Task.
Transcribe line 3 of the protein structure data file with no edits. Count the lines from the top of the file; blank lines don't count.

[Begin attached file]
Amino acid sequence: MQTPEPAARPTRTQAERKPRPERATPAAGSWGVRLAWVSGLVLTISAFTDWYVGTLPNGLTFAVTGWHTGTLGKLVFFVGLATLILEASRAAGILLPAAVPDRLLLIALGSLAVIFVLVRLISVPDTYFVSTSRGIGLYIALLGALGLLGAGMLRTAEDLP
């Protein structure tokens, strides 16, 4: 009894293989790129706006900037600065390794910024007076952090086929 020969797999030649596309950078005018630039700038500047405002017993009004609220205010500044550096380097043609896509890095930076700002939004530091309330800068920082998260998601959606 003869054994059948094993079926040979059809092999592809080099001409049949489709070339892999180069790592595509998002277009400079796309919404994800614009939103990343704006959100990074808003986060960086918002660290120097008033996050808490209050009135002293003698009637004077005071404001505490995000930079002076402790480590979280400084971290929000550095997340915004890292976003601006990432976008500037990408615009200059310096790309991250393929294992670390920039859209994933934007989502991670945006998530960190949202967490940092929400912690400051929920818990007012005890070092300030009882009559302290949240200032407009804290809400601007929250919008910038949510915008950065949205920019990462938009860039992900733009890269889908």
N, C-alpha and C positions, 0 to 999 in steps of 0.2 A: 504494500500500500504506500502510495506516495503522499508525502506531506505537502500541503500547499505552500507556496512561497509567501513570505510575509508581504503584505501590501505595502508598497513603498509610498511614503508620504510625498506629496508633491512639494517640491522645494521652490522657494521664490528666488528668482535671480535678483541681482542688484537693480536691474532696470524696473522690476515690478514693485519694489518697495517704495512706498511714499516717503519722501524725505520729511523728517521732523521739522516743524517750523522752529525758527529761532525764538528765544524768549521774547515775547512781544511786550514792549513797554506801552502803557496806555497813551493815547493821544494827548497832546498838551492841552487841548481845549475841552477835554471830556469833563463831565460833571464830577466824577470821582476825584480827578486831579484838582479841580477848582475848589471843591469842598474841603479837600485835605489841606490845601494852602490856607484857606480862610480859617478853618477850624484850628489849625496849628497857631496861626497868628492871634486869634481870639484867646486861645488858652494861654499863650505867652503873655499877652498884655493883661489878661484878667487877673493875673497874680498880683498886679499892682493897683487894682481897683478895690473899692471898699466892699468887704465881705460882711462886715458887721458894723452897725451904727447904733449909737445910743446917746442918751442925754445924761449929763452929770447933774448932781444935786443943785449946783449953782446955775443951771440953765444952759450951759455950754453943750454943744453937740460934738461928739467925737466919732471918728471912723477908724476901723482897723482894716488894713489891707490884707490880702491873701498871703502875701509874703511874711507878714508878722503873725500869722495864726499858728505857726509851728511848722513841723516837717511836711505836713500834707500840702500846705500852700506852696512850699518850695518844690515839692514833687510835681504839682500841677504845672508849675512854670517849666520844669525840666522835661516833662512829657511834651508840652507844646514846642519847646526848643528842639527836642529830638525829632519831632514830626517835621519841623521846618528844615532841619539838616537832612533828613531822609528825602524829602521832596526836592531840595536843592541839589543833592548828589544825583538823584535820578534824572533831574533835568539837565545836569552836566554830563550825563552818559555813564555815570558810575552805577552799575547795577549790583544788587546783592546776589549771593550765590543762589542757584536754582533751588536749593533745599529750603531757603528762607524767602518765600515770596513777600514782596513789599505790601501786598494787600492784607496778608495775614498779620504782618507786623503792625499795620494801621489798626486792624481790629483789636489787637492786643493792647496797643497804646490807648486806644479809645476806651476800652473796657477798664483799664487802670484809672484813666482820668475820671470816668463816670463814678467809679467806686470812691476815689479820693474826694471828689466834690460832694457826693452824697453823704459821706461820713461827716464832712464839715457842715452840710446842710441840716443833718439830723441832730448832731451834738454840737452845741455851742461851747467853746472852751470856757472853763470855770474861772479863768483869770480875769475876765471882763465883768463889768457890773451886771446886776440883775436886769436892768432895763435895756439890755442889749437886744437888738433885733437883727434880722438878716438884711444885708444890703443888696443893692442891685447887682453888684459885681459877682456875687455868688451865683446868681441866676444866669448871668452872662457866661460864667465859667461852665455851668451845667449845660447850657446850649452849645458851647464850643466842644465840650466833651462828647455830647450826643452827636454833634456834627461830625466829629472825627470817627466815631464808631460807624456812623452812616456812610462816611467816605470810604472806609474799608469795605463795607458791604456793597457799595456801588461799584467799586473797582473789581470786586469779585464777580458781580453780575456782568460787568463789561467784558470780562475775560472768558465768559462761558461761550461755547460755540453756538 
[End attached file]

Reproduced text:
N, C-alpha and C positions, 0 to 999 in steps of 0.2 A: 504494500500500500504506500502510495506516495503522499508525502506531506505537502500541503500547499505552500507556496512561497509567501513570505510575509508581504503584505501590501505595502508598497513603498509610498511614503508620504510625498506629496508633491512639494517640491522645494521652490522657494521664490528666488528668482535671480535678483541681482542688484537693480536691474532696470524696473522690476515690478514693485519694489518697495517704495512706498511714499516717503519722501524725505520729511523728517521732523521739522516743524517750523522752529525758527529761532525764538528765544524768549521774547515775547512781544511786550514792549513797554506801552502803557496806555497813551493815547493821544494827548497832546498838551492841552487841548481845549475841552477835554471830556469833563463831565460833571464830577466824577470821582476825584480827578486831579484838582479841580477848582475848589471843591469842598474841603479837600485835605489841606490845601494852602490856607484857606480862610480859617478853618477850624484850628489849625496849628497857631496861626497868628492871634486869634481870639484867646486861645488858652494861654499863650505867652503873655499877652498884655493883661489878661484878667487877673493875673497874680498880683498886679499892682493897683487894682481897683478895690473899692471898699466892699468887704465881705460882711462886715458887721458894723452897725451904727447904733449909737445910743446917746442918751442925754445924761449929763452929770447933774448932781444935786443943785449946783449953782446955775443951771440953765444952759450951759455950754453943750454943744453937740460934738461928739467925737466919732471918728471912723477908724476901723482897723482894716488894713489891707490884707490880702491873701498871703502875701509874703511874711507878714508878722503873725500869722495864726499858728505857726509851728511848722513841723516837717511836711505836713500834707500840702500846705500852700506852696512850699518850695518844690515839692514833687510835681504839682500841677504845672508849675512854670517849666520844669525840666522835661516833662512829657511834651508840652507844646514846642519847646526848643528842639527836642529830638525829632519831632514830626517835621519841623521846618528844615532841619539838616537832612533828613531822609528825602524829602521832596526836592531840595536843592541839589543833592548828589544825583538823584535820578534824572533831574533835568539837565545836569552836566554830563550825563552818559555813564555815570558810575552805577552799575547795577549790583544788587546783592546776589549771593550765590543762589542757584536754582533751588536749593533745599529750603531757603528762607524767602518765600515770596513777600514782596513789599505790601501786598494787600492784607496778608495775614498779620504782618507786623503792625499795620494801621489798626486792624481790629483789636489787637492786643493792647496797643497804646490807648486806644479809645476806651476800652473796657477798664483799664487802670484809672484813666482820668475820671470816668463816670463814678467809679467806686470812691476815689479820693474826694471828689466834690460832694457826693452824697453823704459821706461820713461827716464832712464839715457842715452840710446842710441840716443833718439830723441832730448832731451834738454840737452845741455851742461851747467853746472852751470856757472853763470855770474861772479863768483869770480875769475876765471882763465883768463889768457890773451886771446886776440883775436886769436892768432895763435895756439890755442889749437886744437888738433885733437883727434880722438878716438884711444885708444890703443888696443893692442891685447887682453888684459885681459877682456875687455868688451865683446868681441866676444866669448871668452872662457866661460864667465859667461852665455851668451845667449845660447850657446850649452849645458851647464850643466842644465840650466833651462828647455830647450826643452827636454833634456834627461830625466829629472825627470817627466815631464808631460807624456812623452812616456812610462816611467816605470810604472806609474799608469795605463795607458791604456793597457799595456801588461799584467799586473797582473789581470786586469779585464777580458781580453780575456782568460787568463789561467784558470780562475775560472768558465768559462761558461761550461755547460755540453756538 